Mamadou Diouf (New York/Bonn): Constitution-Making and Social Transformation in Africa. Cases from Senegal


By using newspapers stories and relaying heavily in interviews and close observation of the political activities, this study privileges an inward-looking study against the dominant and externally driven narrative of the political history and sociology of postcolonial Africa, based on the idea that societies on the continent are structurally dysfunctional compared to Western political norms.
The questions examined are from approached different angles, the first seeking to examine the political economy of an African independence and the second a thorough history of the trajectory of the building of a democratic nation-state in Senegal. The investigation raised the issue on how Senegal, “An African nation between Islam and the West” (Sheldon Gellar) has been successfully (D. Cruise O’Brien) holding at bay ethnicity and religion that have been in many African countries, the principal basis for making representational claims on one hand and promoting selectively, on the other hand, the Enlightenment ideals of universal citizenship and equality expressed by the commitment to civil rights and democratic deliberation.

The central questions are: What does a modern state mean, and specifically, what does it mean in a postcolonial context heavily shaped by precolonial and colonial legacies? How do the legacies connect with the dominant view of the various African nationalist leadership that believed that independence was a transition from authoritarian colonial rule and economic exploitation to democracy and social justice, opening up new opportunities? The modern state was imagined as a source of national unity, legal institutions such as the administration, the judiciary, the army, the police… mediating between citizens and between citizens and the state?  The unambiguous aspiration – at least rhetorically - was to shift political allegiances that lie in communities to the state and the nation, recognizing that individuals in Africa, are more likely to acknowledge an unequivocal connection between their political aspirations and their identities defined by ethnicity, religion, language, region of birth, or other socially ascribed statuses or colonial assignations.

Constitution making – a crucial instrument in postcolonial Africa - carved a territory defined by citizenship, a category of political membership, dissociated from geographic, religious, or ethnic markers. It indexes a radical shift to signal the birth of a new nation based on a legal system that breaks away from the violence and arbitrariness of colonial rule. The insistence on the operations of a legal system has a critical function: to demonstrate the administrative and rhetorical commitment to the law. The language of law and order figured significantly the performance of state legitimacy and the theater of nation-building in Africa. It shaped very powerfully the contours and contents of the public space. The rhetoric of law and order, to promote ethics and national identity, was prominent to justify, the politics and policies conducted by the governments and ruling parties, in particular the imposition of one-party rule to close the vibrant, diverse and multiparty political life that characterized the nationalist period – roughly for many African countries between the end of World War II and the mid-1960s. Since then, the frequent occurrence of constitutional amendments, lawlessness, ethnic chaos… along with corruption and “indiscipline” have been the predicate of political change and violent conflicts in many African countries.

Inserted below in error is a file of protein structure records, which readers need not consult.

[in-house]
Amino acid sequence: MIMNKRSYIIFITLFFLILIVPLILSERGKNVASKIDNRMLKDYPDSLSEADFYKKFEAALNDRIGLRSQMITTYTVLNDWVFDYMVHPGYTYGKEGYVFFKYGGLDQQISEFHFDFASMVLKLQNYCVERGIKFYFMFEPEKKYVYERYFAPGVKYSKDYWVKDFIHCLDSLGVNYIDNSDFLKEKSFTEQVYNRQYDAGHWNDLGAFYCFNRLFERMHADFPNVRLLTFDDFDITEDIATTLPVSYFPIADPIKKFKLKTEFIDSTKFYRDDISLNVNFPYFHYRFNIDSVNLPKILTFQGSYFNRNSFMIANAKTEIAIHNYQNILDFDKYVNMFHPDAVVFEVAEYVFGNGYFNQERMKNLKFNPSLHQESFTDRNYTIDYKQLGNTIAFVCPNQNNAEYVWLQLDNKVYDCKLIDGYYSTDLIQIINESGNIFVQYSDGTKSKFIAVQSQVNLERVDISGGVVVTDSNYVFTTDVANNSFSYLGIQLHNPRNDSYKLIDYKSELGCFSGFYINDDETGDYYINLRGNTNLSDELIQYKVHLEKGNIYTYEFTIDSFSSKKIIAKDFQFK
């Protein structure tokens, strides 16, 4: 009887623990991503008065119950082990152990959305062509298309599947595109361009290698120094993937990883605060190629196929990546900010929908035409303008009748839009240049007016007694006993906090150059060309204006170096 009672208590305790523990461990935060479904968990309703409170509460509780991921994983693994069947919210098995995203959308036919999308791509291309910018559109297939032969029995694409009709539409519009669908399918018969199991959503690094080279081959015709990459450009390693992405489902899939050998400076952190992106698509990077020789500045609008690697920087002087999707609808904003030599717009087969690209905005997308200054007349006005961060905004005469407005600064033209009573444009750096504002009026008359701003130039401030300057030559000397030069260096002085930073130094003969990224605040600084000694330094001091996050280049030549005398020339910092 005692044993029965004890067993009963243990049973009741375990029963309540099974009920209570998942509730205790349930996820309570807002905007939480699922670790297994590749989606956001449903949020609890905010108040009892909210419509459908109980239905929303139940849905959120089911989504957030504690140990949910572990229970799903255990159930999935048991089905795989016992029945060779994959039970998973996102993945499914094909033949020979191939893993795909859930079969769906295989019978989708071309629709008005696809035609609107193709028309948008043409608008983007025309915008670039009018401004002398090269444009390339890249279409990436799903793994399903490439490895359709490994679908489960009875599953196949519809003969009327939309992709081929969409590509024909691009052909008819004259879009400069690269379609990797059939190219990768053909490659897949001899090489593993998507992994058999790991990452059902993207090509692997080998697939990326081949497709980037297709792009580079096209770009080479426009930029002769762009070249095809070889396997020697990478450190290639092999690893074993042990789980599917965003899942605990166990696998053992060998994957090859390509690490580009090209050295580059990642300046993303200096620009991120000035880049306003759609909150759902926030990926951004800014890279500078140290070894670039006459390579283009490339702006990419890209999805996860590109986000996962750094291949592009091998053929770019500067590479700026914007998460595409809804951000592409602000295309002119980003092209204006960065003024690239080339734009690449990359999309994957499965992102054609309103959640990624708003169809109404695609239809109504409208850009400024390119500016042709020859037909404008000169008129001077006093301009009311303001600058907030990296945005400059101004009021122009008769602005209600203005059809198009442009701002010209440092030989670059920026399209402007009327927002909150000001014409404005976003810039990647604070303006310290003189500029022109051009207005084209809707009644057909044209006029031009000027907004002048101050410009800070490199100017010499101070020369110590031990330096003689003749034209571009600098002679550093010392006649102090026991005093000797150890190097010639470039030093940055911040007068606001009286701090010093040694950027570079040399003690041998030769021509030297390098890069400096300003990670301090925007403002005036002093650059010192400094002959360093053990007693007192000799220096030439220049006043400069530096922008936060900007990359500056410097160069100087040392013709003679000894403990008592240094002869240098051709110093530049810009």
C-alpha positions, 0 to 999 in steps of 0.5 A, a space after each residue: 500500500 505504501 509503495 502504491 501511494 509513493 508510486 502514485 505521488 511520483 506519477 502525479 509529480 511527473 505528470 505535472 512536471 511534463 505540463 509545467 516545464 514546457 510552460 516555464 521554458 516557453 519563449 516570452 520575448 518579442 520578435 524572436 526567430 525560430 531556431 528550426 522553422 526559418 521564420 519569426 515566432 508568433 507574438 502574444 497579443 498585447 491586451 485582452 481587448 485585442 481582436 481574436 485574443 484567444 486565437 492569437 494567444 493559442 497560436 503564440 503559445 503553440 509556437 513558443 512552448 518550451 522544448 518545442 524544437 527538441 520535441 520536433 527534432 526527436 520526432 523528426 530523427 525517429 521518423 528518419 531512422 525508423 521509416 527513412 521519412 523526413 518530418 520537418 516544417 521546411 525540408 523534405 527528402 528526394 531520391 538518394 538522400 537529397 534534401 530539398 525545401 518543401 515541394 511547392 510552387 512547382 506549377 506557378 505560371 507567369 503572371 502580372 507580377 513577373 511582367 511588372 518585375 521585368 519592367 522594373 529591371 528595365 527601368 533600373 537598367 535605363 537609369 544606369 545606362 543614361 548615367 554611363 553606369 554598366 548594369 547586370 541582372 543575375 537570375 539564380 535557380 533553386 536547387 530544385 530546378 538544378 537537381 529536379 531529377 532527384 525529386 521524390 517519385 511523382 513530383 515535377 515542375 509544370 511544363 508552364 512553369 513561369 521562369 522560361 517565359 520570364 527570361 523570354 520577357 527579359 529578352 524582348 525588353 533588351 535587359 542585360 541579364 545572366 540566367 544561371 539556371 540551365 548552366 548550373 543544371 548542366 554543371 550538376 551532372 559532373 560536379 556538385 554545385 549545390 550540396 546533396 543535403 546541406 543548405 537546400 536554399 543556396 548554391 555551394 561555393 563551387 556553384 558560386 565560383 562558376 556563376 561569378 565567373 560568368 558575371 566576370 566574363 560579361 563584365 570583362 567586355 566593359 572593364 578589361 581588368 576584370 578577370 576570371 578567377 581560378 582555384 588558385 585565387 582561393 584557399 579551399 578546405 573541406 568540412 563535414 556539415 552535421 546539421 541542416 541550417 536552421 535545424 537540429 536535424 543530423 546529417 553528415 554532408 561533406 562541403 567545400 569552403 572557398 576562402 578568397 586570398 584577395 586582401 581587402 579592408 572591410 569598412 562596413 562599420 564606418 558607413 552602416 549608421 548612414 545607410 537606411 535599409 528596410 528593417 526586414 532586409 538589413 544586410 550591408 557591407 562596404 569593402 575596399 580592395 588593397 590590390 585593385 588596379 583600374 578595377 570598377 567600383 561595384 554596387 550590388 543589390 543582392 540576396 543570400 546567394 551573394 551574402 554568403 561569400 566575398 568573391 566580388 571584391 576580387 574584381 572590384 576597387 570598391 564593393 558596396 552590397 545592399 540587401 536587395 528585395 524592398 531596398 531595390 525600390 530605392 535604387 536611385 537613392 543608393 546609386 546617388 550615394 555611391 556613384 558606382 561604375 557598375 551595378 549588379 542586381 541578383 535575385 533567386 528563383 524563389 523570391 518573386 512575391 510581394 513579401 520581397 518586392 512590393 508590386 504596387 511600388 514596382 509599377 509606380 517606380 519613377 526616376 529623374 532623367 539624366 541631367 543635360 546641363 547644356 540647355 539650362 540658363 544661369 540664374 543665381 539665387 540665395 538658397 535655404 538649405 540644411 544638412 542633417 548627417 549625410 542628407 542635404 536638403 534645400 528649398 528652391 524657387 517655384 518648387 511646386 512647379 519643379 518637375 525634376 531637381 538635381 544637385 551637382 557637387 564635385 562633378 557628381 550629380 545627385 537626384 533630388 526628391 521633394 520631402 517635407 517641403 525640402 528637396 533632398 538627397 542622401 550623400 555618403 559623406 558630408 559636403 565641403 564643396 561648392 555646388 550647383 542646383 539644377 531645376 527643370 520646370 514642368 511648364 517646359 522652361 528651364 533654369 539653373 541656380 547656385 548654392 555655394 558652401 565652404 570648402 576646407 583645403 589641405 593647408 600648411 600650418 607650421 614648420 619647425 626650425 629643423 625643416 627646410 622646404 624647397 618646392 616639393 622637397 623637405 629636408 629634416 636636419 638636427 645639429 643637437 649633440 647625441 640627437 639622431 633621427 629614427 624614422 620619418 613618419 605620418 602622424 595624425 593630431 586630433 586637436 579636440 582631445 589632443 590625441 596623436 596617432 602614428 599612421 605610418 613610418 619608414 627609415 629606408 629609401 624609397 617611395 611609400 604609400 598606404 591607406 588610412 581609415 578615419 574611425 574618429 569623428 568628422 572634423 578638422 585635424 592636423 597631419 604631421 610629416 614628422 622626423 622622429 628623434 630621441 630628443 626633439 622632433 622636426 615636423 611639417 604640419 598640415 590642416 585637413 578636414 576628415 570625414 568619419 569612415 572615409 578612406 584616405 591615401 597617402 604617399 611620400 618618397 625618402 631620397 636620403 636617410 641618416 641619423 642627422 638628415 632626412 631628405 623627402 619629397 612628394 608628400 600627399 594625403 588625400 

The approach that informs my project is a historical. It is not limited to a classical interrogation of the legal infrastructures and the processes they command. It considers the historical, sociological and mentalités contexts that shaped and are also shaped by any constitutional work. Indeed, the raw material of any legal system that the writing, voting and implementation of a constitution is the purpose. They constitute, at once, the sources and the resources that the law is responsible for translating.

This translation is critical to the successful production of a constitution. It ensures the transformation of a legal text in a story (récit) and a political and cultural reference.

Prof. Dr. Mamadou Diouf


Curriculum Vitae

Prof. Dr. Mamadou Diouf studied history at the University Paris-Sorbonne, where he received his doctorate degree in 1982 as well. His dissertation deals with the topic “Le Kajoor au XIXème siècle et la Conquête coloniale 1815-1885”. Following his Ph.D. Mamadou Diouf worked as an Associate Professor in Dakar, Senegal and Québec, Canada. Moreover, he was Head of the Research, Information, and Documentation Department of the Council for the Development of Social Science Research in Africa (CODESRIA). From 2000 to 2007 Prof. Dr. Mamadou Diouf was Director for the African Studies (CAAS) at the University of Michigan. In addition Mamadou Diouf was the Charles D. Moody Jr. Collegiate Professor of History and African American Studies from 2006 to 2007. Since 2007 he is Leitner Family Professor of African Studies and the Director of Columbia University's Institute for African Studies. His courses include the political, social, cultural and economic history in colonial and postcolonial Africa. Mamadou Diof is member of numerous academic associations as well as an editor of various specialist journals.

Since February 2017 Prof. Dr. Mamadou Diouf is Fellow at the Käte Hamburger Center for Advanced Study in the Humanities “Law as Culture”.